Standing before hundreds of parents and students gathered in the Roxborough High School auditorium, Timothy Boyle, a math teacher at AMY Northwest, asked the audience about the basic tasks of school personnel.
“Who is going to meet with students to review their high school options for next year?” he asked.
“Counselors,” the audience replied, also responding to questions regarding secretarial duties, lunch monitoring, and in-school discipline.
Boyle observed that under the terms of the proposed school district budget, teachers will shoulder responsibilities formerly assigned to others, increasing their workload and distracting them from their core function as teachers.
“In short,” Boyle concluded, “the adults that students depend on will be doing more things less well.”
The quest for funding
Boyle’s brief speech speaks to the impact of the Philadelphia School District’s projected 2013-2014 school year budget, with a $304 million budget shortfall by the district that could mean the loss of assistant principals, guidance counselors, librarians, music teachers, athletics and summer programming.
Boyle, along with hundreds of parents, teachers, and students from throughout Northwest Philadelphia gathered at Roxborough High on Monday night to voice their concerns to a variety of leaders from school, city, and state.
At present, PSD leaders hope to address the deficit with a $60 million request to the city and a $120 million request to the state, with the difference ballasted by labor concessions.
Currently, several measures are being put forward to address the budget. As reported by NewsWorks, Mayor Michael Nutter is proposing a 5-percent raise in the liquor-by-the-drink tax, along with creating a $2 tax on every pack of cigarettes in order to help fund the schools.
For this to come to reality, Nutter needs support from both City Council and enabling legislation from Harrisburg. State Senator Vincent Hughes said on Monday that two bills, 944 and 945, are currently before the senate to provide the legislative green-light for this measure.
The role of taxes
Nutter is also vowing to raise an additional $28 million next fiscal year by doing a better job collecting taxes currently owed to the School District. The three-pronged approach is expected to raise an extra $95 million in city tax revenue, $35 million more than the total requested by school officials.
In addition to mayoral plans, Seventh District Councilwoman Maria Quinones-Sanchez is proposing an increase in the use and occupancy tax as a way to raise more money for the district, especially from larger businesses whose property taxes, she said previously, are likely to go down under the new property-tax assessments.Some advocates said that’s better than the mayor’s plan because it doesn’t require enabling legislation from the state.
On Monday night at Roxborough High, Hughes said that he supported a “modernized” system for state-run liquor stores. He explained that upgrades to the stores – specifically enhanced hours – could bring additional revenue to the state coffers.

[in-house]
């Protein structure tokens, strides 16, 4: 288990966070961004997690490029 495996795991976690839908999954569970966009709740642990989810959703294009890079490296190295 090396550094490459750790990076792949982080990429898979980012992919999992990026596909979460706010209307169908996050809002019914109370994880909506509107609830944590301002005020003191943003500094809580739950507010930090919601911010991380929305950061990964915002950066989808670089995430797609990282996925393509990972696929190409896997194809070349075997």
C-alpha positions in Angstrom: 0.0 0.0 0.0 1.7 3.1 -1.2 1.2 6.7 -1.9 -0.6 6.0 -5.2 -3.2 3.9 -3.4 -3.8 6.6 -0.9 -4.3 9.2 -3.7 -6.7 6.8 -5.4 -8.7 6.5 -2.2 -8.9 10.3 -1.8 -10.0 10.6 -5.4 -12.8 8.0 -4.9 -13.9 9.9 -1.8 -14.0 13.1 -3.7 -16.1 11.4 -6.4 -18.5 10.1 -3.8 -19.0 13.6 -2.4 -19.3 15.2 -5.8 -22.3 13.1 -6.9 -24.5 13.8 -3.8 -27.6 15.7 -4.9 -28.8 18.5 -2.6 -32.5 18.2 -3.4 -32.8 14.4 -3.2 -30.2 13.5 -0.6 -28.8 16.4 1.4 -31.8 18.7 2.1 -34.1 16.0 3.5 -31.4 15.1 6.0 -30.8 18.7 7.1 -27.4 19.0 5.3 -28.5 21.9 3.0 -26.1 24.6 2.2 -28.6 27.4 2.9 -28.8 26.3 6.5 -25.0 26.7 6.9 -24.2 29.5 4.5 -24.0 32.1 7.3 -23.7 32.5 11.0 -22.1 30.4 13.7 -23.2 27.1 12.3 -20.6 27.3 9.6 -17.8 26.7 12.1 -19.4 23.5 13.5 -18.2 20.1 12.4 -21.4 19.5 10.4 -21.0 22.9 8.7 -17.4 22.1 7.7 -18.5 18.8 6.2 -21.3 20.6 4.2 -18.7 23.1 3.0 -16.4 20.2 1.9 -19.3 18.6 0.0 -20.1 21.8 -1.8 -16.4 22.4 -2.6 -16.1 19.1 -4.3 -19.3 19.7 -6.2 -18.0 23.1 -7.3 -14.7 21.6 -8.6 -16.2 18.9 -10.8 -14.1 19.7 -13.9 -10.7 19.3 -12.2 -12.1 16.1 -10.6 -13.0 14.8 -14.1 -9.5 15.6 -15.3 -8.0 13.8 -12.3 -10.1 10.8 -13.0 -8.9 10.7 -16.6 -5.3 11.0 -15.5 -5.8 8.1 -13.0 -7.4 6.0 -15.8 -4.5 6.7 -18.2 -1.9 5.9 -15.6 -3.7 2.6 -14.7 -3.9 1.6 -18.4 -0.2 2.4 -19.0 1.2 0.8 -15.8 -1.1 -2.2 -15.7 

“We have suffered far too long without appropriate funding for our education system,” he said.
During a question and answer session, pointed queries were posed to the politicians seated on the panel.
Sabrina Dormer, an eighth-grade student at Shawmont Elementary in Roxborough, asked Fourth District Councilman Curtis Jones, Jr. about his personal plans for school funding.
In response, Jones said that he has been “a consistent vote for full funding of public education.”
Describing the various initiatives that are being circulated to find additional education dollars, Jones likened the process to searching for coins between couch cushions. More substantively, he said that particular attention is being turned to the tax collection process.
“I can assure you that not only am I going to vote for full funding of public school, like I have every year,” he said, “I’m going to convince nine other members of [City Council] to support it.”
Lamenting the proposed occupancy tax and its potential impact on small business owners, Roxborough resident Maggie Fallon asked the panel when the need for begging for education funding would cease.
In response, state Rep. Pam DeLissio referenced the disparities between education funding within her legislative district, which includes both Philadelphia and sections of Lower Merion. She said “major change” is needed, suggesting that property taxes are no longer a viable basis for public school funding.
“You shouldn’t have to worry about what your address is to determine what level of education your child would get in a traditional public school,” said DeLissio.
Along with the elected officials, educators had a chance to respond to the audience. Asked by a school-aged girl what students could do to be a part of the solution, AMY Northwest Principal Marco Zanoni provided a heartfelt reply.
“What you do by coming to the school each day – by being the best student you can be, and by keeping your faith in public education in the schools that you are enrolled in – is what drives us every day of the week,” he said.